The Soviet Union was seen mainly as a non-aggressor state. It played no part in the start of World War Two, and was not even involved in the war until the Germans invaded them in 1941. The main goal of the Soviet Union during this time period was to industrialize. Stalin in this time period had put in motion his Five Year Plans, to industrialize his country. As such, they had neither the time, nor the materials necessary to wage war. This aspect is further reinforced when one considers that the Soviet Union had to stop the Five Year Plans, after Germany invaded, because there were not enough resources to both industrialize and wage war at the same time. The Soviets can therefore be viewed to have neither directly increased nor directly decreased tensions pre-World War Two. However, there were some aspects by which the Soviets indirectly affected these tensions. A prime example would be the Nazi-Soviet Non-Aggression Pact. A clause in the pact allowed for, in times of war, the Nazis and the Soviets to support each other, economically. This economic security gave Germany a sense of invincibility, which contributed to the start of World War Two, however, from a standpoint of direct conflict, the Soviet Union was merely industrializing, and therefore had no interest in the affairs of Europe at the time.


ermany increased the tension among the European nations during 1919-1941 which led to WWII. Germany was the cause of WWII. As Hitler came to the power, he began to violate Treaty of Versailles. He violated the Treaty of Versailles by Occupation of Rhineland, Annexation of Austria, Seizure of Czechoslovakia and the Invasion of Poland. 

When Hitler occupied the Rhineland by remilitarizing he increased the tension among the other countries. The formation of Anschluss violated the treaty of Versailles because Germany was not allowed to form any alliances under the treaty of Versailles. The failure of League of Nations to recognize Germany as a threat and the Seizure of Czechoslovakia allowed Germany to grow in power and prepare for WWII. The Invasion of Poland by Germany trigged the WWII. Poland was suppose to be protected by Britain and France, when Germany attacked Poland to expand its territories, Britain declared war on Germany.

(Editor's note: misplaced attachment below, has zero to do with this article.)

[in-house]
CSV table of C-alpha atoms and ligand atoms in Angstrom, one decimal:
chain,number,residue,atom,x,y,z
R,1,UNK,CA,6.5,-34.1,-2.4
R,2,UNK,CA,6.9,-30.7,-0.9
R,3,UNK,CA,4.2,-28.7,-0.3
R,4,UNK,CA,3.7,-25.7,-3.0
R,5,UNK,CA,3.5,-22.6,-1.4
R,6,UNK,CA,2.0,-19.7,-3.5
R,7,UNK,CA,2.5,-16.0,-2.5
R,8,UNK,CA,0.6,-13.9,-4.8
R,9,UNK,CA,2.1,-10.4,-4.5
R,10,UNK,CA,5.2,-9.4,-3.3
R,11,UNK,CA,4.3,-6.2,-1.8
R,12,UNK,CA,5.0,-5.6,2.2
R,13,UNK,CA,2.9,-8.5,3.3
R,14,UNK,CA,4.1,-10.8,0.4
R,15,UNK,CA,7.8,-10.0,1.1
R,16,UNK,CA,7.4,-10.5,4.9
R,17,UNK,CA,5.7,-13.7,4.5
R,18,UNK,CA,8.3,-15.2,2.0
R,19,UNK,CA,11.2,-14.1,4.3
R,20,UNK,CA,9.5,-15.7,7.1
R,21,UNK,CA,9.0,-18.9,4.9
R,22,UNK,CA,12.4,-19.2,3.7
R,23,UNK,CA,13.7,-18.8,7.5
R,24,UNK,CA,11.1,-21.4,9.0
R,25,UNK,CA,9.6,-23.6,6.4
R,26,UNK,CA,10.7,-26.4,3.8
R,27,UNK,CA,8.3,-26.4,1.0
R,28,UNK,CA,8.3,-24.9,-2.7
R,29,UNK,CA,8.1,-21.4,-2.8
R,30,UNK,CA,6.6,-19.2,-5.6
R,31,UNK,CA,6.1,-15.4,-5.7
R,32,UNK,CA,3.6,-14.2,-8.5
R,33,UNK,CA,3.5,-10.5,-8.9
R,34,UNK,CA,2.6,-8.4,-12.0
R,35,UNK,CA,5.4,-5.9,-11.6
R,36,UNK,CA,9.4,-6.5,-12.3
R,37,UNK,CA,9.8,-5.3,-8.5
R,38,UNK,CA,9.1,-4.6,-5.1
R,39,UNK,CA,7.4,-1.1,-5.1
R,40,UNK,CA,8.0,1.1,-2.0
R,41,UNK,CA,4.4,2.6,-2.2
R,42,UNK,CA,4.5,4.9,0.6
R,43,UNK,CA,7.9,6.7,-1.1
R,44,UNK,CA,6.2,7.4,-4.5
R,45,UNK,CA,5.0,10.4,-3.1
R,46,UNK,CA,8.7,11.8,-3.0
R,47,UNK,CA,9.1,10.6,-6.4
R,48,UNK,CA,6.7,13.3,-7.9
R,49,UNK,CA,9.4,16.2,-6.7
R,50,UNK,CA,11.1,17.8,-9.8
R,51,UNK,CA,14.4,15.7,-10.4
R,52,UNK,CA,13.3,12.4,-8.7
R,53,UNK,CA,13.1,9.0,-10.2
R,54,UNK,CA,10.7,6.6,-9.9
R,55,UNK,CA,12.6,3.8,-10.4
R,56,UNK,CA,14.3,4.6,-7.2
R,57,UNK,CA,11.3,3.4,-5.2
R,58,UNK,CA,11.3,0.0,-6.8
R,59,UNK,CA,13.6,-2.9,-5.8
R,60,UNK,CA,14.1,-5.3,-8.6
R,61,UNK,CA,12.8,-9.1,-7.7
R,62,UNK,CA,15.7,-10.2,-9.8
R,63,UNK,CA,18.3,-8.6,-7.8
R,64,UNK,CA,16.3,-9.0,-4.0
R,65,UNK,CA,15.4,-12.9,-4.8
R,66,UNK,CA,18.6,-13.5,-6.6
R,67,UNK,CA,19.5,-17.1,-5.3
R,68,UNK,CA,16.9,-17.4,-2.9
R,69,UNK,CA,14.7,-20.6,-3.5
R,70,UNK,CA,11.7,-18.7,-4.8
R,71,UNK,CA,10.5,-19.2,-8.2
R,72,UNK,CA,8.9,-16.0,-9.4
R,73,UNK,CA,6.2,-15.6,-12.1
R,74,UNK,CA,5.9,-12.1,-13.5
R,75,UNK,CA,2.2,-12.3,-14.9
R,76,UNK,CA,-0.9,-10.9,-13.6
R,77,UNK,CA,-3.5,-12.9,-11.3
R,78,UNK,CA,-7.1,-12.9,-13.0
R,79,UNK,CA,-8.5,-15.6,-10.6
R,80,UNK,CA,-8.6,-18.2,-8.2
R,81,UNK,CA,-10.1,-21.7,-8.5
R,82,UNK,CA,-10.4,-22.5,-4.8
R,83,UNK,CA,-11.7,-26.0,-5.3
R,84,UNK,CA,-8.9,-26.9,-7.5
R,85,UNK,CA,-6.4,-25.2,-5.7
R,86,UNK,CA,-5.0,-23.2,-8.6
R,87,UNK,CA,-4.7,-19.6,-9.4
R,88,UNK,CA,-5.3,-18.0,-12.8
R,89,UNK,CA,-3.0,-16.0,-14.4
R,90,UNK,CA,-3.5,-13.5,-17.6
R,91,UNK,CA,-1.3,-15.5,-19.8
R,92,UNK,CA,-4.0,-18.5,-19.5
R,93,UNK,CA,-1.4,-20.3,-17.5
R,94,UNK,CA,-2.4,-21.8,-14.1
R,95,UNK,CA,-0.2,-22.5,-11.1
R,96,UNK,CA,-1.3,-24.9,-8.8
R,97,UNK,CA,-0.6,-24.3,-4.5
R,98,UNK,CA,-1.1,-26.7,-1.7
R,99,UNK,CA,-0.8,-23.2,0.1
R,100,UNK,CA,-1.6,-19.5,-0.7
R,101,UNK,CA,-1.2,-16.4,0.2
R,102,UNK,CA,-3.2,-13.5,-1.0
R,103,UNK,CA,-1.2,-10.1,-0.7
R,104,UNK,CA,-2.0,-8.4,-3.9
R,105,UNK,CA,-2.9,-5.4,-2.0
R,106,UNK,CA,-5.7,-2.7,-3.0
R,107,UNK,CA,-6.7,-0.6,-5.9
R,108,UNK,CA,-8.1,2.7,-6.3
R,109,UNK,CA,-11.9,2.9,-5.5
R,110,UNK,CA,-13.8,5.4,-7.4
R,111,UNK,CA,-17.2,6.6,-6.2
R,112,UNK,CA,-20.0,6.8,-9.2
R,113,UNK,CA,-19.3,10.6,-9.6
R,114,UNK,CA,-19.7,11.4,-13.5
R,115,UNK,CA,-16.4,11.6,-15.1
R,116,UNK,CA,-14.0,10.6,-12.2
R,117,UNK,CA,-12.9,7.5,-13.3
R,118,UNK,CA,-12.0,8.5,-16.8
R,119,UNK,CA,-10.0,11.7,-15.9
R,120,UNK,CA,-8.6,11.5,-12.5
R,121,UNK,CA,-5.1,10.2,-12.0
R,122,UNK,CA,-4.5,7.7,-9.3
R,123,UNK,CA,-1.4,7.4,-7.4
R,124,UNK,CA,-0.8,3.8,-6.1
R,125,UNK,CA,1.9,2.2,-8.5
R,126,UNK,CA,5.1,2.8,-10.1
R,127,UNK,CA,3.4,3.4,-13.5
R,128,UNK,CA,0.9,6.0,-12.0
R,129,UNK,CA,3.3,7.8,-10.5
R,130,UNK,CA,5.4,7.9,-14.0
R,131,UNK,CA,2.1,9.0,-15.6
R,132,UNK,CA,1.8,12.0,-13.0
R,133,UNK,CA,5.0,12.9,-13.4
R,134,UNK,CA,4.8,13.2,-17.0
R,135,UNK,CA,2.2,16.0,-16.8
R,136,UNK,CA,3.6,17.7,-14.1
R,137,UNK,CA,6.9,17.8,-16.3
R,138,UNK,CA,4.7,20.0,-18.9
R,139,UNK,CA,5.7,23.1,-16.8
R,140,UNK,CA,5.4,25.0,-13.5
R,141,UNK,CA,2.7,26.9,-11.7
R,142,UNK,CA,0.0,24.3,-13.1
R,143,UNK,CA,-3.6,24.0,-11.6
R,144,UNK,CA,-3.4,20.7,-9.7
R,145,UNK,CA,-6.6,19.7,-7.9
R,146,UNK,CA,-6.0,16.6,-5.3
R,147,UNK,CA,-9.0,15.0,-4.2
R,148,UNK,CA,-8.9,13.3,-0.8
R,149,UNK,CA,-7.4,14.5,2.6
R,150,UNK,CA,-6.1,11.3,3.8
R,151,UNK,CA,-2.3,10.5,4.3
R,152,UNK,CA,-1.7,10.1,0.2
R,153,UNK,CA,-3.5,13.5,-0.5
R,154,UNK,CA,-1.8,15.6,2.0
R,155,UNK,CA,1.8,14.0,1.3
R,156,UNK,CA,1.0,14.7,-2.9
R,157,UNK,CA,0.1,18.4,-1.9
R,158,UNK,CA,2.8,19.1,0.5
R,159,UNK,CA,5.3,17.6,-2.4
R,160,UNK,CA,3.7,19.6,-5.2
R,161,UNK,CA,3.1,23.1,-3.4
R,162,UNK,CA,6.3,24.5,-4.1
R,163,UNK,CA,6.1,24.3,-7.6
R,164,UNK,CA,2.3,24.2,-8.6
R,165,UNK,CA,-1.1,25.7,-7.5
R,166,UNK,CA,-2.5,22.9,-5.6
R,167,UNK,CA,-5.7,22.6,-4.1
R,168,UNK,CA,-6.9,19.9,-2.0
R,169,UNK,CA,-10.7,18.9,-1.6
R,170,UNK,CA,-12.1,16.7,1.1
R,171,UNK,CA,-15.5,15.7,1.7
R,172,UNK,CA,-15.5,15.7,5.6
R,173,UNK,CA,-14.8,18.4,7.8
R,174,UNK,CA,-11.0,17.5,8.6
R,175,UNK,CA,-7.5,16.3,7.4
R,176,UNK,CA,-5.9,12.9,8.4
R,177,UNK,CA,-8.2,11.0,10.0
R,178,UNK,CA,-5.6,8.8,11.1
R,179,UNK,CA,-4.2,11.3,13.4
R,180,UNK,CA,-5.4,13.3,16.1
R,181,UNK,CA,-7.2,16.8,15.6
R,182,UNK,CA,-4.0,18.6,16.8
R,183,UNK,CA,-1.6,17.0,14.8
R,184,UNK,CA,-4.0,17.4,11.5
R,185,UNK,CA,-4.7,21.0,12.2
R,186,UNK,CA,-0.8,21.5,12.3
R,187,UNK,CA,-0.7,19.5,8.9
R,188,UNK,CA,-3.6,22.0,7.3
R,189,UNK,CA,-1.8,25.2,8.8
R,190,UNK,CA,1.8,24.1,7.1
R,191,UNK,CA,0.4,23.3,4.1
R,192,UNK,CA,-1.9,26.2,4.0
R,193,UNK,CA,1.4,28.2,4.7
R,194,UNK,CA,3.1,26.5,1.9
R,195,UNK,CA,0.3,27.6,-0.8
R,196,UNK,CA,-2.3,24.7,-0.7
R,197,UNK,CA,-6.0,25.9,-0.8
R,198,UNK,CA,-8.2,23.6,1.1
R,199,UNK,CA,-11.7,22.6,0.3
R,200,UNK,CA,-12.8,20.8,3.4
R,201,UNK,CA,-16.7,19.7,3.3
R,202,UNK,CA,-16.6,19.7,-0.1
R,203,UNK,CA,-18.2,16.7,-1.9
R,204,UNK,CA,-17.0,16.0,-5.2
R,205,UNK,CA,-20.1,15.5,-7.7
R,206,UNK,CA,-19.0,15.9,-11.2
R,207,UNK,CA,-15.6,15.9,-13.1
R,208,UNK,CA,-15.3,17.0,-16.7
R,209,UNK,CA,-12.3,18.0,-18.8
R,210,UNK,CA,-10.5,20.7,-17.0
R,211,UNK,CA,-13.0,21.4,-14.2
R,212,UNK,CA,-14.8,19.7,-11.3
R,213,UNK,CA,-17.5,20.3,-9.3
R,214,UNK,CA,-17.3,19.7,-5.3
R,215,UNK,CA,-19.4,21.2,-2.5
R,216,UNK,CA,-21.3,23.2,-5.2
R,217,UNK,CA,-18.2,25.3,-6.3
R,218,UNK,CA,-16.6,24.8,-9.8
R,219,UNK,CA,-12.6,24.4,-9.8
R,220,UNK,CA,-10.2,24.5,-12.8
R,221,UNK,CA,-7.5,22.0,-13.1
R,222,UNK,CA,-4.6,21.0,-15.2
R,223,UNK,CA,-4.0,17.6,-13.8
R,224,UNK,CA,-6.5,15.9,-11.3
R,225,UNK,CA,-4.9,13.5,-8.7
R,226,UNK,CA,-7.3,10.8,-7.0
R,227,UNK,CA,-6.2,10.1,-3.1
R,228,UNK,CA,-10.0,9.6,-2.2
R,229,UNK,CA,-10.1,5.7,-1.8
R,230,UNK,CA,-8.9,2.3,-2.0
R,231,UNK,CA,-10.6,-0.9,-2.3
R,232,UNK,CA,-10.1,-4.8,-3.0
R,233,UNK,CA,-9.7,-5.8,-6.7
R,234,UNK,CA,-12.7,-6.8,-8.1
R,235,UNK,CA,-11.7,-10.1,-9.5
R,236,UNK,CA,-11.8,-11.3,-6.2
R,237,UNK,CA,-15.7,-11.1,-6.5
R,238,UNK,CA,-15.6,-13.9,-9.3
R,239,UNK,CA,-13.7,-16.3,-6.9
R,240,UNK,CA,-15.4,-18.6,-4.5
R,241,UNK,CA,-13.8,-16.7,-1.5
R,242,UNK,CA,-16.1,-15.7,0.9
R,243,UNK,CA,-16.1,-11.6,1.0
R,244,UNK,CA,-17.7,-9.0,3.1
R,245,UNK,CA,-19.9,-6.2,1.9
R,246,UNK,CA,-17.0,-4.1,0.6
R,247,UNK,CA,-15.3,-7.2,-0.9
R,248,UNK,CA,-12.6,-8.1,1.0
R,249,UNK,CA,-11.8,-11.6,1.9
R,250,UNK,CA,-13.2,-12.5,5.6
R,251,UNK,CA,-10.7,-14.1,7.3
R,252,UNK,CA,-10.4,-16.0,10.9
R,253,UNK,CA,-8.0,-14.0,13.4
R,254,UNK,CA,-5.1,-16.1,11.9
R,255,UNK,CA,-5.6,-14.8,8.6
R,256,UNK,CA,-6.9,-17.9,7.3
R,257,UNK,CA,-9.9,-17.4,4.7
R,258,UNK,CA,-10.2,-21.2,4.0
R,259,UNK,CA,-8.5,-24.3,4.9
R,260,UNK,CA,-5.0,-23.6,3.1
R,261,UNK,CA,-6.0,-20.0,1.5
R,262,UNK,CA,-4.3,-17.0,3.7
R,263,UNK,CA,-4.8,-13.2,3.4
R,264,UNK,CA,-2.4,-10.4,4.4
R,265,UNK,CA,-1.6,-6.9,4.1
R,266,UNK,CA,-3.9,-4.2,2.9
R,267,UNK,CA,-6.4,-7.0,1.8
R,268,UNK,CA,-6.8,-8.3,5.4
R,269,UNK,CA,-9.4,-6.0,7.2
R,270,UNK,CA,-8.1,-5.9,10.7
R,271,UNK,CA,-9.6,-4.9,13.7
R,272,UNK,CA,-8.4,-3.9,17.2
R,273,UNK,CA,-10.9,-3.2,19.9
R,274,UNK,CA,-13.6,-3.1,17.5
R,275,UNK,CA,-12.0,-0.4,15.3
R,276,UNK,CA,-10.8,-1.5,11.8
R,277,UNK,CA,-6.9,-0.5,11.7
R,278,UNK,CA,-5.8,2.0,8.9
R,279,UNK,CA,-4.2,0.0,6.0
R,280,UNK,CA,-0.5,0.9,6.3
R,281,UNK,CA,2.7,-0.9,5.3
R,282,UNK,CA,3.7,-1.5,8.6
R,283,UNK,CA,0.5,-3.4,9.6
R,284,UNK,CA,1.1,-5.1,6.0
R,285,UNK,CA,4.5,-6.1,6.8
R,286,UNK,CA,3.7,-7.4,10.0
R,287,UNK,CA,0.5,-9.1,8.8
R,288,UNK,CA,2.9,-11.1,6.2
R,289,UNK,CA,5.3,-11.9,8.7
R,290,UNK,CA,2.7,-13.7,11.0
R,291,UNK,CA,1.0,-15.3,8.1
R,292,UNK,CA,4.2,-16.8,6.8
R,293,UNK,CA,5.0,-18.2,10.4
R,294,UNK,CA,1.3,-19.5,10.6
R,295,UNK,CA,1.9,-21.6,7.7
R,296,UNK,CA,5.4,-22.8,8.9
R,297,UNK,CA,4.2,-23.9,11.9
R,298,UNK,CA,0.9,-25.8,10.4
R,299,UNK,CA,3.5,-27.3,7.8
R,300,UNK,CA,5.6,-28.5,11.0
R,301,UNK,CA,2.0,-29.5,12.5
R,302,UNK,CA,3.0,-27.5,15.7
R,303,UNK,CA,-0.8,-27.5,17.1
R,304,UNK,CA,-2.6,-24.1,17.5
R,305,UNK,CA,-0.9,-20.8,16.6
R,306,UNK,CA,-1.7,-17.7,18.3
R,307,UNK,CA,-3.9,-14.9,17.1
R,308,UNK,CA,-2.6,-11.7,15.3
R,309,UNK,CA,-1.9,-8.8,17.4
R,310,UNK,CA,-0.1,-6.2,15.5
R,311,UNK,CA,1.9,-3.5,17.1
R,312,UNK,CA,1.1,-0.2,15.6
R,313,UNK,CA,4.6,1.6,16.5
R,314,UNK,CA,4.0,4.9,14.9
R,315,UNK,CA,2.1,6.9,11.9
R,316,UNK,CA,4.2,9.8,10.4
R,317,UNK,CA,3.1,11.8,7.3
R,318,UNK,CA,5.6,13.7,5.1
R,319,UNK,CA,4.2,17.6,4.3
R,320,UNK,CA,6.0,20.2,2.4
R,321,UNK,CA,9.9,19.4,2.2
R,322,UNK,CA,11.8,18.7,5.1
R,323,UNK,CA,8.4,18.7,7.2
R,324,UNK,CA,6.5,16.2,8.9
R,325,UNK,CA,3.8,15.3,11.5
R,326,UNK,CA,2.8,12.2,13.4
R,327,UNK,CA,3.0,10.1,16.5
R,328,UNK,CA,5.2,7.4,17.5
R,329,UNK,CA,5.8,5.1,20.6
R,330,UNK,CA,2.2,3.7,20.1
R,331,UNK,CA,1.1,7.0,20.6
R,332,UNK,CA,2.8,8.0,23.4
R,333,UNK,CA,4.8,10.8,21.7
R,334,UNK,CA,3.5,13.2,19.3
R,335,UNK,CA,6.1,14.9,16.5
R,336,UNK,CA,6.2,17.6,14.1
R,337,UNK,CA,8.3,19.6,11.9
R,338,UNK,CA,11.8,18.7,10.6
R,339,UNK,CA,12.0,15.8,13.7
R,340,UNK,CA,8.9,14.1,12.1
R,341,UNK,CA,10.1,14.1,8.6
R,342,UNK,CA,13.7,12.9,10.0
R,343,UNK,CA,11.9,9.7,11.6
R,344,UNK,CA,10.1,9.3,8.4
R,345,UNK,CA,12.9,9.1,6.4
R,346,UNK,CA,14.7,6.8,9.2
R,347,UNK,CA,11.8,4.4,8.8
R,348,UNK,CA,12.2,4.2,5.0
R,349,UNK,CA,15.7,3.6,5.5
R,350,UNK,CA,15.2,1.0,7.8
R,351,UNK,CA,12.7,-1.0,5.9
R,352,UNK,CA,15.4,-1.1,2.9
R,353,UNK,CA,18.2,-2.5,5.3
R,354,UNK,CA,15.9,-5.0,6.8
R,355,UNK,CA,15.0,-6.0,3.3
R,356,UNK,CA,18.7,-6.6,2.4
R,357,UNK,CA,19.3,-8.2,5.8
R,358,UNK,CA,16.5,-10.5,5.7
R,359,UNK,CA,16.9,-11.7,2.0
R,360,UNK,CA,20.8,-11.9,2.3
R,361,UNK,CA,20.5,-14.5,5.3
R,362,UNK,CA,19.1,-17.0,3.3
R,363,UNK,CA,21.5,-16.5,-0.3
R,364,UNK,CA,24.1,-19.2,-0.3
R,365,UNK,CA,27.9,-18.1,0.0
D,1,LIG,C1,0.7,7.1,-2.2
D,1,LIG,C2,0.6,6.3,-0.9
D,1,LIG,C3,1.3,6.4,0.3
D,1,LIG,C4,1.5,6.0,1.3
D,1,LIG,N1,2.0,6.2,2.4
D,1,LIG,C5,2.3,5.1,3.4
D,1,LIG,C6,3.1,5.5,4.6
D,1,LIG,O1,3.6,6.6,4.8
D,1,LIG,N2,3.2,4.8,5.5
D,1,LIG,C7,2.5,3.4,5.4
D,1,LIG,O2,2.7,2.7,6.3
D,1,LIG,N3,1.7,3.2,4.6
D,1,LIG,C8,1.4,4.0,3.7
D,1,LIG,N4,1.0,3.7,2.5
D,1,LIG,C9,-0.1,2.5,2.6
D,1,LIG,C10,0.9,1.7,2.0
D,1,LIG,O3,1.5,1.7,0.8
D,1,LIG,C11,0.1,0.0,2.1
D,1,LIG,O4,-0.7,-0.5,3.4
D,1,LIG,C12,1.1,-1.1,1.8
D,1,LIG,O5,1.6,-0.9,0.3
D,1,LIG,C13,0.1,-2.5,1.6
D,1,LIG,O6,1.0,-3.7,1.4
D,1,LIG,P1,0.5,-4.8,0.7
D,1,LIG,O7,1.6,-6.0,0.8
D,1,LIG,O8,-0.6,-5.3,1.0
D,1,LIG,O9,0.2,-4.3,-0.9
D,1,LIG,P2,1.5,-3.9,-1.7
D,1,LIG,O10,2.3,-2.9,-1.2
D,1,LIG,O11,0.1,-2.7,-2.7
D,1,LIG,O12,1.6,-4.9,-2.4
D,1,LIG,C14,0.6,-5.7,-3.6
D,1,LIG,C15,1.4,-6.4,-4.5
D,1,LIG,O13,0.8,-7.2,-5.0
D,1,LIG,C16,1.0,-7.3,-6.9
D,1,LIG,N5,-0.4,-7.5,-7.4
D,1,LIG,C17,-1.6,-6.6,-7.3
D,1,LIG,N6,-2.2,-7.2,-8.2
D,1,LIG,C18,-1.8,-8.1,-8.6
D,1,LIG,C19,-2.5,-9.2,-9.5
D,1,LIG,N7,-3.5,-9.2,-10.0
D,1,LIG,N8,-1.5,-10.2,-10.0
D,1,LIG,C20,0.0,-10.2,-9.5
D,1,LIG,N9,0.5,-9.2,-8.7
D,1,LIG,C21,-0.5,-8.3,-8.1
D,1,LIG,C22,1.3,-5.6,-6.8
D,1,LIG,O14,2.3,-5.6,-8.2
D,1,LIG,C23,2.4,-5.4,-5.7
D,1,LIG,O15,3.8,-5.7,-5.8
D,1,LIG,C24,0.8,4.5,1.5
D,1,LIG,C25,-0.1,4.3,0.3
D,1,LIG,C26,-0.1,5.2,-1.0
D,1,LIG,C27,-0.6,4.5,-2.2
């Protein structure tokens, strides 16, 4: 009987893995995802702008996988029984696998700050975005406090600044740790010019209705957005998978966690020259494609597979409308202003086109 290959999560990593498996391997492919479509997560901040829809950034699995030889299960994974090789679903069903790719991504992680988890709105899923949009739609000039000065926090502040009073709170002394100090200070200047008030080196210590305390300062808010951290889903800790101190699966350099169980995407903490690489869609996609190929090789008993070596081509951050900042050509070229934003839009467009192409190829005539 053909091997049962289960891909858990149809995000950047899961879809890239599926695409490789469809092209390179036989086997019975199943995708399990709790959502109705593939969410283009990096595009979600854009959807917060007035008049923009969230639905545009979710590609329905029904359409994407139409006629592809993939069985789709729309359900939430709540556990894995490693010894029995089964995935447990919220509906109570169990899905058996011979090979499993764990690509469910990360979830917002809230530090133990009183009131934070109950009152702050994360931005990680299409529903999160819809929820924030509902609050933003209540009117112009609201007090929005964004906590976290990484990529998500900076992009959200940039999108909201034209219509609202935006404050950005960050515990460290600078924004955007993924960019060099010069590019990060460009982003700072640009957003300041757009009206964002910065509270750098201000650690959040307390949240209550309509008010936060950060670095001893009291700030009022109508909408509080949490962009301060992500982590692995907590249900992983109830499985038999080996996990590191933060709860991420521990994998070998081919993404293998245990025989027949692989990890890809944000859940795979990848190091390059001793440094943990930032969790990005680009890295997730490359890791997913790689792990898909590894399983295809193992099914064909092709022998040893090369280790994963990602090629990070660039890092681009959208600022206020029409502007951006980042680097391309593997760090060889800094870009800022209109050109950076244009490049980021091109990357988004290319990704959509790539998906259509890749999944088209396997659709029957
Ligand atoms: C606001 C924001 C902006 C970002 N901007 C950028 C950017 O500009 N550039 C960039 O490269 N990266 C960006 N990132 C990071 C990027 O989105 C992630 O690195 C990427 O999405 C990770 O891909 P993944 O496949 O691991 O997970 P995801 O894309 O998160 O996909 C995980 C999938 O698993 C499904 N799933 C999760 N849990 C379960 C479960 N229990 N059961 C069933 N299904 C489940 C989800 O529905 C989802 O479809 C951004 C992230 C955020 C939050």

The U.S. practiced a policy of isolationism during the interwar period; therefore it was generally not responsible for escalating or deescalating the start of the Second World War. However, some of America’s actions such as the Young Plan, the Dawes Plan, as well as the Kellogg-Briand Pact, did have an effect on the situation in Europe. 

The Dawes Plan and the Young Plan were designed to help Germany pay off its war reparations. The Dawes Plan eventually failed, and the Young Plan replaced it in 1930, at the start of the worldwide economic depression. The economic conditions in Europe were crucial for relations between western European powers; political stability often depended on Germany’s ability to pay off its war debt, as shown by the occupation of the Ruhr. The economic depression in the thirties would deteriorate the situation even further, as most of the world’s economy was tied to the U.S. Plans for assisting Germany to pay its war debt could have helped, however they did not address more short term problems such as the banking crisis, unemployment, and general economic troubles. The failure to solve the financial crisis would have a strong impact on political opinion in Europe. 

The Kellogg-Briand Pact was initially designed as a pact between only America and France; however, as it could be viewed as a military alliance between the two countries, it was extended to include all countries. The treaty was a bold attempt to ban war and remove it as an instrument of national policy; however it was completely without any measures for enforcement.

The role of the U.S. was generally moderate, and it attempted to stay at a distance from European politics. Isolationism removed the influence of a major world power, so it is difficult to judge whether or not America could have enforced treaties made after World War I.